Interesting post comparing slide design with the kind of typogaphy espoused in Robert Bringhurst's Elements of Typographic Style (one of my favourite books). Paraphrasing Bringhurst and replacing “typography” with “slide design” they come up with:
Slide design exists to honor content… In a world rife with unsolicited messages, a slide must often draw attention to itself before its message will be understood. Yet in order to be understood, it must relinquish the attention it has drawn. Slides with anything to say therefore aspire to a kind of statuesque transparency.
“Statuesque transparency”—I like that. The opposite of what Tufte calls poshlust (a Russian word meaning, apparently, “pretentious banality”). Ironically, often the best way to achieve this in a slide will be to get the typography right.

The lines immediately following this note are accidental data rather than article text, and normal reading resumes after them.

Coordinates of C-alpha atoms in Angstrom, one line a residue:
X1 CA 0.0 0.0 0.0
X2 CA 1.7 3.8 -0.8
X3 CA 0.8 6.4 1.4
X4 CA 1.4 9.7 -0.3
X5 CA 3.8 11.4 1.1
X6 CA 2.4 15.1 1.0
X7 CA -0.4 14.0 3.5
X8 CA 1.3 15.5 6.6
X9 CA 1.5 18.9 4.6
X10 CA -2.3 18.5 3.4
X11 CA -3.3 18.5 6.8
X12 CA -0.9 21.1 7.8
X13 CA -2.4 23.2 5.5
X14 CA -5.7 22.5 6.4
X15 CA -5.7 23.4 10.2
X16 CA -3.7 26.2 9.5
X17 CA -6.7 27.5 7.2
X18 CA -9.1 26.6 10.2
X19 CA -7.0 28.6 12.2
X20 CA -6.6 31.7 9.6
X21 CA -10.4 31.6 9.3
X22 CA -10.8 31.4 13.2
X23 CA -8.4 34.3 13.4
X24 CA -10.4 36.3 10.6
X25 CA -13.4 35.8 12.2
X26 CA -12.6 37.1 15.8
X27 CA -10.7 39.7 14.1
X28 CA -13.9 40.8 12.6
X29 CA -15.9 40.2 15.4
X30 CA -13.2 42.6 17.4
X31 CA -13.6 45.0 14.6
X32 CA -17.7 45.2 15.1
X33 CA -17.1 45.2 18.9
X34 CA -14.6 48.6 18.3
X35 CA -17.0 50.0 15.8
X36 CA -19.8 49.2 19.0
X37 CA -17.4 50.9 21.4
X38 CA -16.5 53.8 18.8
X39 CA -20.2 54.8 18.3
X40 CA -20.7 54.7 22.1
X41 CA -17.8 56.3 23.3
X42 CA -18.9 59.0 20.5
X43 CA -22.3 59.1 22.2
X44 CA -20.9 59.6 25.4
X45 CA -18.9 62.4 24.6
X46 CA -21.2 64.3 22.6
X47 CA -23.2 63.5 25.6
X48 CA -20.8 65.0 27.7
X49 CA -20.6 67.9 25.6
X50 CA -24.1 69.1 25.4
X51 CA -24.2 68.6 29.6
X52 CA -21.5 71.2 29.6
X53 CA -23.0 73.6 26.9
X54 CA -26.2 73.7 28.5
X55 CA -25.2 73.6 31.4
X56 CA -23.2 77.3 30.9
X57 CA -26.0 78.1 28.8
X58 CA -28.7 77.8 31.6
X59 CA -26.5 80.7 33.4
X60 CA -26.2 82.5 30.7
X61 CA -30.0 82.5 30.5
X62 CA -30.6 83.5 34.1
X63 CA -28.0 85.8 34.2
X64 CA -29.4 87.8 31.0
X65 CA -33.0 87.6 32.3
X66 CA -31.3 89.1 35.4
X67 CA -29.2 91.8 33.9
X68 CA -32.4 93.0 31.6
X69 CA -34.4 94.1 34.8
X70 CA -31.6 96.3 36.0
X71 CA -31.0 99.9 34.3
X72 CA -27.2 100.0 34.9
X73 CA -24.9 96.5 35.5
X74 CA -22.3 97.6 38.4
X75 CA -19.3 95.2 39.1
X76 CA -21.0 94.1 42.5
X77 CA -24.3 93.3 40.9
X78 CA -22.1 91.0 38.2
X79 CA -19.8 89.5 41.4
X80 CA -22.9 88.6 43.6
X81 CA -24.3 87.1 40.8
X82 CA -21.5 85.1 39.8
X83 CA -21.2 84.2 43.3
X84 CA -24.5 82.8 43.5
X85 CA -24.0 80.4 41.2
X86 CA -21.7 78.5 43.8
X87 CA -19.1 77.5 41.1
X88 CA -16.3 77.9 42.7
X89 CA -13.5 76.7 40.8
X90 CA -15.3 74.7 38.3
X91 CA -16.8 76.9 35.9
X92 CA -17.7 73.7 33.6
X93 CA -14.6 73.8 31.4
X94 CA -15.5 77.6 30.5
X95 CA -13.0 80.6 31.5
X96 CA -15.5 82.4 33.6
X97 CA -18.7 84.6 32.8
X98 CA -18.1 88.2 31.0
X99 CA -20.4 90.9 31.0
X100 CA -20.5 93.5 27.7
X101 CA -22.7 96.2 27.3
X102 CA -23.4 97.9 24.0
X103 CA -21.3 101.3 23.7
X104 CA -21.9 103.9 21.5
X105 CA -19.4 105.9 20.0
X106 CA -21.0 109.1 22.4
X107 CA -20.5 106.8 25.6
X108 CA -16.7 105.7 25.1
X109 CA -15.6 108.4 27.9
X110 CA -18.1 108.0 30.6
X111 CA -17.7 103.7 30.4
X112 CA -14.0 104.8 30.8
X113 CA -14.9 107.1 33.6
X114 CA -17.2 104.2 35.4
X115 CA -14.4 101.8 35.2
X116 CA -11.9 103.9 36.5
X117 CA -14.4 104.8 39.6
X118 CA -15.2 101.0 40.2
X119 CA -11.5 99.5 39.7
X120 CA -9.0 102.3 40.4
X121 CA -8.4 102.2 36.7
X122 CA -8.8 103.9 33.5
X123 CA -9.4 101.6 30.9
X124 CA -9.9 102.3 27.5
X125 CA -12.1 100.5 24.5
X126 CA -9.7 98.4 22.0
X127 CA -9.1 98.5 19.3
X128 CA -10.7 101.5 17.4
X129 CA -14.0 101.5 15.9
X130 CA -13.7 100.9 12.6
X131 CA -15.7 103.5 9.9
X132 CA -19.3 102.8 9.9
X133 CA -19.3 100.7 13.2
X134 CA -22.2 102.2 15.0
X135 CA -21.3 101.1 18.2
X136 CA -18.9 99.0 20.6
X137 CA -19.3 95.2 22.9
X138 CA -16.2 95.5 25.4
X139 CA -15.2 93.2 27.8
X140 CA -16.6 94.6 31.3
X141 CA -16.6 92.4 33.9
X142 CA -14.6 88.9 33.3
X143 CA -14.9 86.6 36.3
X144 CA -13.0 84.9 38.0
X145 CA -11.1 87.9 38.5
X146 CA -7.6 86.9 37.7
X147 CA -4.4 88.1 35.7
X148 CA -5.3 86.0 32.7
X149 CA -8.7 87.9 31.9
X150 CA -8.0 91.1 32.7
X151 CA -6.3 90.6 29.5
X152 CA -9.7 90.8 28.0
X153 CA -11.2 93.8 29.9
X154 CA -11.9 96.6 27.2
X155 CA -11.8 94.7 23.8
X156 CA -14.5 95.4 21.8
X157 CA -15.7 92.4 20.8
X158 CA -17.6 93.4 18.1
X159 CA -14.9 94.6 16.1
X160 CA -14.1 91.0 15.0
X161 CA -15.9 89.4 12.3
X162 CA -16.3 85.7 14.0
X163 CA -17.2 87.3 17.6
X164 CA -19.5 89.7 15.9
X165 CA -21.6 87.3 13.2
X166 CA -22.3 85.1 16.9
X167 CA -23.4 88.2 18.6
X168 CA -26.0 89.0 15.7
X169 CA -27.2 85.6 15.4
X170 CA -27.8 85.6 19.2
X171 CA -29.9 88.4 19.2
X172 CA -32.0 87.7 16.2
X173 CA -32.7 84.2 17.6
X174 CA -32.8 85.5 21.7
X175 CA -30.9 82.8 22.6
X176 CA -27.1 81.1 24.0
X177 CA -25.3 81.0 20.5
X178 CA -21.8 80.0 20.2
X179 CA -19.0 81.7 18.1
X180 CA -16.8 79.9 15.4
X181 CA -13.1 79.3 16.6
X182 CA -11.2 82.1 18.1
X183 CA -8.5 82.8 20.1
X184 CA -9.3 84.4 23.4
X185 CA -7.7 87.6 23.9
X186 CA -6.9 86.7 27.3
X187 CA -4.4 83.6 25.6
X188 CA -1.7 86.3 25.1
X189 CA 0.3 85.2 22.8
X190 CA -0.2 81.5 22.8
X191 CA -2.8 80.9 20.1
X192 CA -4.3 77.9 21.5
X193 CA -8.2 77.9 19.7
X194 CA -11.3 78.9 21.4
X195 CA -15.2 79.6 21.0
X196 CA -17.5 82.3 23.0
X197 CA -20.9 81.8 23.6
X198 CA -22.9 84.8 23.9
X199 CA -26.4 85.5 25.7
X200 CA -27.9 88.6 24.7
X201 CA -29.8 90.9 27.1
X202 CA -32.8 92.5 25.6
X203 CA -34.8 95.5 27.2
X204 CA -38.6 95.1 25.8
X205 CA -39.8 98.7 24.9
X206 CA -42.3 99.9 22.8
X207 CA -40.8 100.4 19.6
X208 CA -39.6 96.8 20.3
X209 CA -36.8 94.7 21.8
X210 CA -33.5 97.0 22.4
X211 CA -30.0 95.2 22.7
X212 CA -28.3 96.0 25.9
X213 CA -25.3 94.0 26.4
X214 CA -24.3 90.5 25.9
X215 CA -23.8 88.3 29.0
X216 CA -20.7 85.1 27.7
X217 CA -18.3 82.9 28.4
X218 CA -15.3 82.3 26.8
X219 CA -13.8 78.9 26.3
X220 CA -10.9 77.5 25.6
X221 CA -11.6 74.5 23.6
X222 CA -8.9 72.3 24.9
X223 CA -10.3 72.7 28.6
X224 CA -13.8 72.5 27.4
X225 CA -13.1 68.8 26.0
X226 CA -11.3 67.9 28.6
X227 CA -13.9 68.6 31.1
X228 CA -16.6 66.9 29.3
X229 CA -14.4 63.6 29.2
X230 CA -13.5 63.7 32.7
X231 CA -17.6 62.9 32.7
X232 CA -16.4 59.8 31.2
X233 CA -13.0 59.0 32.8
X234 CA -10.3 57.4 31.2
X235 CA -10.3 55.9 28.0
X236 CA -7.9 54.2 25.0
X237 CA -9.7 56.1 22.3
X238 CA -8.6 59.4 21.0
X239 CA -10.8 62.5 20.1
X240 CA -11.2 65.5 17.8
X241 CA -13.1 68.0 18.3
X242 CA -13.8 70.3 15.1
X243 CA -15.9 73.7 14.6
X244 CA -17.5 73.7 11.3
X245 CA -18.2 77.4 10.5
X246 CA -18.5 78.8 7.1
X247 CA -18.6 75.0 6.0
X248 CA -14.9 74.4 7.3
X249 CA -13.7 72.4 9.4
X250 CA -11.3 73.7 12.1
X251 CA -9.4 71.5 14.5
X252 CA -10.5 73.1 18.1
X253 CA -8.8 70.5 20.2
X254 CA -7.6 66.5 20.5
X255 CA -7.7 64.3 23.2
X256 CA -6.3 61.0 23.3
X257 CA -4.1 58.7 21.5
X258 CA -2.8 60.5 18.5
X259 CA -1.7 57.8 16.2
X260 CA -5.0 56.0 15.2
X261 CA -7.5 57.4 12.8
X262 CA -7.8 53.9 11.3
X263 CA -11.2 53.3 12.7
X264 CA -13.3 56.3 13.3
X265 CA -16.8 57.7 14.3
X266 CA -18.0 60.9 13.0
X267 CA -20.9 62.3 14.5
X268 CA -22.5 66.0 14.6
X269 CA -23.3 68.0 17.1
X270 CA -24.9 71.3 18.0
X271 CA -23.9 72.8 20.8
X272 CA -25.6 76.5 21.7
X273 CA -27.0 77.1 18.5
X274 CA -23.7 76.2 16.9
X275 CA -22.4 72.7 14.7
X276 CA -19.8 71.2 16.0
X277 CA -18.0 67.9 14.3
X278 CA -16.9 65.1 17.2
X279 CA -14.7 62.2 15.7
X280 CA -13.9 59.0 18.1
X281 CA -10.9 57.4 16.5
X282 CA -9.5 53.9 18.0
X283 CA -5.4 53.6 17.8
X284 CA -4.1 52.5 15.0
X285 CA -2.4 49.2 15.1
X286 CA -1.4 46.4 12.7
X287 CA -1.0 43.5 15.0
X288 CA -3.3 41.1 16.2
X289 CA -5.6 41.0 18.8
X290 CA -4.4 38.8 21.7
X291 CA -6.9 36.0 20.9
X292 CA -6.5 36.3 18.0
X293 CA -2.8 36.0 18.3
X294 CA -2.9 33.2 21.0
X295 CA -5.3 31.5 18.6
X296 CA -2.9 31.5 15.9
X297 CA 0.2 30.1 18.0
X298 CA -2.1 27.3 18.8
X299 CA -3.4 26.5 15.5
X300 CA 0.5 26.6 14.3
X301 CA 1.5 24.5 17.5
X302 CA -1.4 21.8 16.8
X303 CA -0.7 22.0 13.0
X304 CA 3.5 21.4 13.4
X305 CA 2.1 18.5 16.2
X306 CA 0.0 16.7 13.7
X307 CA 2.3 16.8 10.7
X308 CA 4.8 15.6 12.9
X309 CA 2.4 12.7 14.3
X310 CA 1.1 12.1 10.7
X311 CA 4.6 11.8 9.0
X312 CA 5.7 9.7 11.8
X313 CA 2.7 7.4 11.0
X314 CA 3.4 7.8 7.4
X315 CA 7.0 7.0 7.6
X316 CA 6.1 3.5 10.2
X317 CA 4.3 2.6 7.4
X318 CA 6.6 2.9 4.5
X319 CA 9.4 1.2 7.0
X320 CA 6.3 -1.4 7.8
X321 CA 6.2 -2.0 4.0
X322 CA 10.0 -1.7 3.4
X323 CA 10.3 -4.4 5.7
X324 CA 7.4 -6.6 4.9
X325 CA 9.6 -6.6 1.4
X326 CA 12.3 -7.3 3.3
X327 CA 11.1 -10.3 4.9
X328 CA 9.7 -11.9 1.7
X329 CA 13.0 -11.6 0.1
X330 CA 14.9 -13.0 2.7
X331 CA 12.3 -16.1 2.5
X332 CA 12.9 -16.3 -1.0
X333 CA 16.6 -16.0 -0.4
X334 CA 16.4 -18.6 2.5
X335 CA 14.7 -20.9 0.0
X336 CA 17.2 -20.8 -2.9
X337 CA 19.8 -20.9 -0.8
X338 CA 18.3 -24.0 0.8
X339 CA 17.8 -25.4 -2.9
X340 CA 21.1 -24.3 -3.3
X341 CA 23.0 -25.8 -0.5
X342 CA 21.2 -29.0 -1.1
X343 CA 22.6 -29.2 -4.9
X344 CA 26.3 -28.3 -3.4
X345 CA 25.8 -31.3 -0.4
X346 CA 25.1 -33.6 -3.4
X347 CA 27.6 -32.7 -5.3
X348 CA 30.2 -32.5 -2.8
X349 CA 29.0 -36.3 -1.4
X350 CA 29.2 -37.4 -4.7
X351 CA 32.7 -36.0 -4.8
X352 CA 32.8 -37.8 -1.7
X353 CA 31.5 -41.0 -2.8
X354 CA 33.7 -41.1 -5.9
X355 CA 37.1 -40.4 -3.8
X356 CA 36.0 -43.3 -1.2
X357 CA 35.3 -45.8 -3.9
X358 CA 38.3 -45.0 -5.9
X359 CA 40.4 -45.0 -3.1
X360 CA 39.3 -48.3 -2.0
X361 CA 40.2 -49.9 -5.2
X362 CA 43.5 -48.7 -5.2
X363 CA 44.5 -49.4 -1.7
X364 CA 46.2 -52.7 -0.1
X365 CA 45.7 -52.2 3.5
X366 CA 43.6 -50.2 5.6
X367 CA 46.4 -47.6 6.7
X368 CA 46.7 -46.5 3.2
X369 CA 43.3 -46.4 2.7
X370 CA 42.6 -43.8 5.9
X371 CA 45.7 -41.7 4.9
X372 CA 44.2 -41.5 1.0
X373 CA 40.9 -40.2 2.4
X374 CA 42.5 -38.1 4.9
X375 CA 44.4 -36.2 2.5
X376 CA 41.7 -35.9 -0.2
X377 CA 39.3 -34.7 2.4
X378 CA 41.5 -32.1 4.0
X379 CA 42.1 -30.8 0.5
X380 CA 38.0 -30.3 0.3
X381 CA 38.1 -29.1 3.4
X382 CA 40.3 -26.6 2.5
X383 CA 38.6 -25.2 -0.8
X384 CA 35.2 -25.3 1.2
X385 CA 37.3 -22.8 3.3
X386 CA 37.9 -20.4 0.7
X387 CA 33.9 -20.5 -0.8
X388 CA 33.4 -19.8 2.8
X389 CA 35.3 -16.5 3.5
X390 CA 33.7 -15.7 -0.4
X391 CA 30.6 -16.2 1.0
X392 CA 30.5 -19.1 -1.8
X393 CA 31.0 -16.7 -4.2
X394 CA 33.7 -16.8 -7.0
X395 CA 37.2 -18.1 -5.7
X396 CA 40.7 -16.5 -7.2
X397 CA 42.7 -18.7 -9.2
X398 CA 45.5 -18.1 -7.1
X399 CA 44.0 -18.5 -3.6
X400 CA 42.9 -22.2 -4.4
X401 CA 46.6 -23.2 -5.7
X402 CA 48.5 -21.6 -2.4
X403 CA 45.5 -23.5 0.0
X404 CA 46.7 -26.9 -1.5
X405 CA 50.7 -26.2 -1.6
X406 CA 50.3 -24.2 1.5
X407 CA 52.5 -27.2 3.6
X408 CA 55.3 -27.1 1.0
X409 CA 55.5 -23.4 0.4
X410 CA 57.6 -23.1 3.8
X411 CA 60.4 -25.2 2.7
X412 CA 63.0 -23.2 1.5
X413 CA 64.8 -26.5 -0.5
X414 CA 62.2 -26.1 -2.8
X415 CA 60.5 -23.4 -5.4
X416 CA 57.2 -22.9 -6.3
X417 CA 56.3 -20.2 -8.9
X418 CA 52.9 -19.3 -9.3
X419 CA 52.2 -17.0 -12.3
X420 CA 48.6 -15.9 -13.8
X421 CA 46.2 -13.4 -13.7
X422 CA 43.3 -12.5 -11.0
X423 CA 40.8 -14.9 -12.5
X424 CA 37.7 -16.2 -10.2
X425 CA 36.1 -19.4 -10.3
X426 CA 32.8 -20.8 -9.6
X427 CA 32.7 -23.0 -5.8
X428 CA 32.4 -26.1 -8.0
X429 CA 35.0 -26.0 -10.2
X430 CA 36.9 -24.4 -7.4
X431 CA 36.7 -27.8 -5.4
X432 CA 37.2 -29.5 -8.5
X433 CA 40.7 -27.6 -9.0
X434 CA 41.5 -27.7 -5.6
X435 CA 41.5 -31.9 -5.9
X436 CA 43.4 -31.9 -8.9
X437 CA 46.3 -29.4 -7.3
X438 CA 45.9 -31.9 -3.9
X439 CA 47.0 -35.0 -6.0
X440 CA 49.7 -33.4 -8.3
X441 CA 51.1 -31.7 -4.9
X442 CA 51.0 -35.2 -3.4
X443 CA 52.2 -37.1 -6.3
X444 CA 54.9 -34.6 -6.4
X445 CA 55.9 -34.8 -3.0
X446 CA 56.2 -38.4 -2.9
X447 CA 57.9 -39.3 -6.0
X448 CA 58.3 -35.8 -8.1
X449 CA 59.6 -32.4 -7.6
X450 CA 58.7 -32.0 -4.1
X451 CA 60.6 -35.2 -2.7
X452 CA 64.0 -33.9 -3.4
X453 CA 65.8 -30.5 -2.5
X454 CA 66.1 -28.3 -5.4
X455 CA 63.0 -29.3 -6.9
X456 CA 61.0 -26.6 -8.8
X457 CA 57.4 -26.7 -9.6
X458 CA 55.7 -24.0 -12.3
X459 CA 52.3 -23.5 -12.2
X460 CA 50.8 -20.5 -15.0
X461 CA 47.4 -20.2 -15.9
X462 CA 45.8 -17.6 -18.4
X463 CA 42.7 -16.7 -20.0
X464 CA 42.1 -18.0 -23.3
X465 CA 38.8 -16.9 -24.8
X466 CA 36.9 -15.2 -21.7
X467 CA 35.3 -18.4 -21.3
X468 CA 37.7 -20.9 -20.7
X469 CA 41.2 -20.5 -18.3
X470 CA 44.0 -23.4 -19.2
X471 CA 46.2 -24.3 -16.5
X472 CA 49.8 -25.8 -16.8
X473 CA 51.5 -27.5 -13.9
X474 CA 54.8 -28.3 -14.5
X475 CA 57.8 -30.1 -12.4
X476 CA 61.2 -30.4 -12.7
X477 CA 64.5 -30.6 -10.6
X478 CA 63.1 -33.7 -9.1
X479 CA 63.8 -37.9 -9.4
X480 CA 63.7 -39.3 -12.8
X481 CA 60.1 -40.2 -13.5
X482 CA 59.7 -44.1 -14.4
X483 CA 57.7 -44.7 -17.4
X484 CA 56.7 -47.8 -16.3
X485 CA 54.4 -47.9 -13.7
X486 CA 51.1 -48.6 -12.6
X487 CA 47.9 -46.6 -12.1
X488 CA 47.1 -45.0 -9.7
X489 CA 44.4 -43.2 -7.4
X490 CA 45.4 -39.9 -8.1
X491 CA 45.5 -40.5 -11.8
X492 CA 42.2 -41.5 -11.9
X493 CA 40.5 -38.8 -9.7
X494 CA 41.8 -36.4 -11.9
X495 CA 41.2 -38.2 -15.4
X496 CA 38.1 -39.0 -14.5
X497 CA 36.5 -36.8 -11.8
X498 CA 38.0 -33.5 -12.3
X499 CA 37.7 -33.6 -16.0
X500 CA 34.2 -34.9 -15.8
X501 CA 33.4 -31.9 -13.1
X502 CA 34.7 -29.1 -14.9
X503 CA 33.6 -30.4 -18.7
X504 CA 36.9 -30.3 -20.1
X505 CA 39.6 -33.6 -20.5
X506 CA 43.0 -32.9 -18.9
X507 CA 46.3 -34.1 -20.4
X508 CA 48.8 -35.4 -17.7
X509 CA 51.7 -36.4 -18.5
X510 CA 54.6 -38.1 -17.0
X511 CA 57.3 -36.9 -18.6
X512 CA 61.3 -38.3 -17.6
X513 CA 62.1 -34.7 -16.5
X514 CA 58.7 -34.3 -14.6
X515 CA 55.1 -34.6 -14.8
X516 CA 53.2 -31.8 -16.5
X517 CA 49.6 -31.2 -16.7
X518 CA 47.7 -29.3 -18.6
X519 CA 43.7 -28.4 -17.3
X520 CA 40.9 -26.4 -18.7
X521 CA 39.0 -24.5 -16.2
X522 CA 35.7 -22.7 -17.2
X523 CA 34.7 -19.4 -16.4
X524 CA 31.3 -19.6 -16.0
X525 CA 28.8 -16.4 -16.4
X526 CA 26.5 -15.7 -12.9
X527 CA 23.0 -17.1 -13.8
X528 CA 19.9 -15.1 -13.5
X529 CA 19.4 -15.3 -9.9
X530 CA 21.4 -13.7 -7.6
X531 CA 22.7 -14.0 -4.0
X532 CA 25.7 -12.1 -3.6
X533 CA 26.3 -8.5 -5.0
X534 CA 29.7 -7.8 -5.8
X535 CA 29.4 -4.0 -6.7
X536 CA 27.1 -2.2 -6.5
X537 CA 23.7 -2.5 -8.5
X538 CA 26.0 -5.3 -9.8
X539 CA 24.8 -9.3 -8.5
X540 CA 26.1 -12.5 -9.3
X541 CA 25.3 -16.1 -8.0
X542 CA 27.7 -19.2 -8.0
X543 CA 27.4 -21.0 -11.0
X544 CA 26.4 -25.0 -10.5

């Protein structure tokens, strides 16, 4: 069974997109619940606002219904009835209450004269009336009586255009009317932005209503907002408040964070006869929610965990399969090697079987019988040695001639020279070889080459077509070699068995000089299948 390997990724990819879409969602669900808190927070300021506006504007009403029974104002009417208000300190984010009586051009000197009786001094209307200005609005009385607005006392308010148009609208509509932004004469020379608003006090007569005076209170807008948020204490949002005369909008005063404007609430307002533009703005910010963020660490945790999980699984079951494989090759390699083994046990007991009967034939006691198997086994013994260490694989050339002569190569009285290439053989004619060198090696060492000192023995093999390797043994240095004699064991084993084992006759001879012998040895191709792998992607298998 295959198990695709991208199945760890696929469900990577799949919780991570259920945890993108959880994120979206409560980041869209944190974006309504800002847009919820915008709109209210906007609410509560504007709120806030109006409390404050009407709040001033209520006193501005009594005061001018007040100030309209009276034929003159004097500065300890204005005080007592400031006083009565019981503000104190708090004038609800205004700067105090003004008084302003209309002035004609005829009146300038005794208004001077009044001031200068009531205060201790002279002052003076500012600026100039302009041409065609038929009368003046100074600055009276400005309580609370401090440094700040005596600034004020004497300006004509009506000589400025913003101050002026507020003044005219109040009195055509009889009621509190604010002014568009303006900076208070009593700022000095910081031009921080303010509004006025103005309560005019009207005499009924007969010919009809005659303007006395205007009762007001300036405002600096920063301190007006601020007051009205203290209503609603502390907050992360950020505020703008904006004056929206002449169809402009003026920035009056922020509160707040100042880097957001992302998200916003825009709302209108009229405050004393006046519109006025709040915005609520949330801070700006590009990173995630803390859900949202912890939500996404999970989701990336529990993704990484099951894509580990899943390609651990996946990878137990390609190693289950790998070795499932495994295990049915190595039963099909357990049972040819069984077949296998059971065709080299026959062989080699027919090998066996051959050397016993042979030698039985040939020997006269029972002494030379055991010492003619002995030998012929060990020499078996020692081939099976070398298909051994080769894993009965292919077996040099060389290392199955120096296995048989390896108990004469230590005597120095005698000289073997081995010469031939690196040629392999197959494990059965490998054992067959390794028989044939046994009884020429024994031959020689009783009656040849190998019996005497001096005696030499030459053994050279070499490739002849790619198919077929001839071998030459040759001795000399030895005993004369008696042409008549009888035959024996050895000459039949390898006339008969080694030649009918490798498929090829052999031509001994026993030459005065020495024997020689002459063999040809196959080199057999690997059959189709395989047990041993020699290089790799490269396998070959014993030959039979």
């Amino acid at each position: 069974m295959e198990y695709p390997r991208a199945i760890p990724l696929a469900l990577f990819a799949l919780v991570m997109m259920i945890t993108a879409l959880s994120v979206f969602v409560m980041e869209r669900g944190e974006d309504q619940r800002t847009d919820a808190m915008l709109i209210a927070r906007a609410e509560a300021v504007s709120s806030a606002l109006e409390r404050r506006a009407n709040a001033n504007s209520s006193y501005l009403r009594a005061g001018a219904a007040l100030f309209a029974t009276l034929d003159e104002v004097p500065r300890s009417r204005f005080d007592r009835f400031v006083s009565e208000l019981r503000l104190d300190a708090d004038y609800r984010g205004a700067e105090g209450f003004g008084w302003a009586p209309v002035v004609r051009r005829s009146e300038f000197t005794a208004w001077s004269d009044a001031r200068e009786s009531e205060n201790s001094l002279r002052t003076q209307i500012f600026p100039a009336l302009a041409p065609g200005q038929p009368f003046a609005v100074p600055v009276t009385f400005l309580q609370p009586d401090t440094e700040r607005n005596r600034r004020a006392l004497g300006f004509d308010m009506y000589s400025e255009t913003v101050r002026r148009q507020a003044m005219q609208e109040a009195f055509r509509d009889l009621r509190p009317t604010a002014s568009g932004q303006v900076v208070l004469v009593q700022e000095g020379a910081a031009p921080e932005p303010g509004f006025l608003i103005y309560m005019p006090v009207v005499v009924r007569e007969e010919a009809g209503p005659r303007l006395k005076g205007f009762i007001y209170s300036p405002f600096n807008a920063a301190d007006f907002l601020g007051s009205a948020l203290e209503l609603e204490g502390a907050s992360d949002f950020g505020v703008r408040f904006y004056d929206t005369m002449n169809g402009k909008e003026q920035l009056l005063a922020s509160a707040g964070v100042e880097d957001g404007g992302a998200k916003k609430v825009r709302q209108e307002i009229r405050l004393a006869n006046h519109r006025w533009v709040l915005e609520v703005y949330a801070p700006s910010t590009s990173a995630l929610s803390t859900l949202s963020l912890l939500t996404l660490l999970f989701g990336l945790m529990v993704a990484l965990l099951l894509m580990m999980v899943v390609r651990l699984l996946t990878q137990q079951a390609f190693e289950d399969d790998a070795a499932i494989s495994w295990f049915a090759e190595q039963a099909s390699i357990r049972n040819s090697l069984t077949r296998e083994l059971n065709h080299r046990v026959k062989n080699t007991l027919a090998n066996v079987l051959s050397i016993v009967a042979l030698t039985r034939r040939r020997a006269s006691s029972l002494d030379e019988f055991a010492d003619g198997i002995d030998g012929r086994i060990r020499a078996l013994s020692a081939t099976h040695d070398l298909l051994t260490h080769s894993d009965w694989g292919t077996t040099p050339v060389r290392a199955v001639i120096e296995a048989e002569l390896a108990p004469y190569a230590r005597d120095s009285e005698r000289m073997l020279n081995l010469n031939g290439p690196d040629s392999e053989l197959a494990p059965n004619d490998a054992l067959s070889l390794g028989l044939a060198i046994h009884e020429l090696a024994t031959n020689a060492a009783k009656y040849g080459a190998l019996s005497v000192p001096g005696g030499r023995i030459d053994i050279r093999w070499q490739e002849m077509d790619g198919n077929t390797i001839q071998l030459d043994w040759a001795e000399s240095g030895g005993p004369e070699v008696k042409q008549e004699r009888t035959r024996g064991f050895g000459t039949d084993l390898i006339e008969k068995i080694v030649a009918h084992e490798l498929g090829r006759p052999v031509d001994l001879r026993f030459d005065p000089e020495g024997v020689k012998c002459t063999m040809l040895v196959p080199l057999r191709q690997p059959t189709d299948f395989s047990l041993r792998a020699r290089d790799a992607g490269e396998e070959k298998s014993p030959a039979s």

Elegant, subtle, type is often what sets apart professional design from amateur design. Even if we can't all be professional designers or typographers Garr Reynolds argues persuasively that we should take the time to learn a bit more about type. I agree wholeheartedly.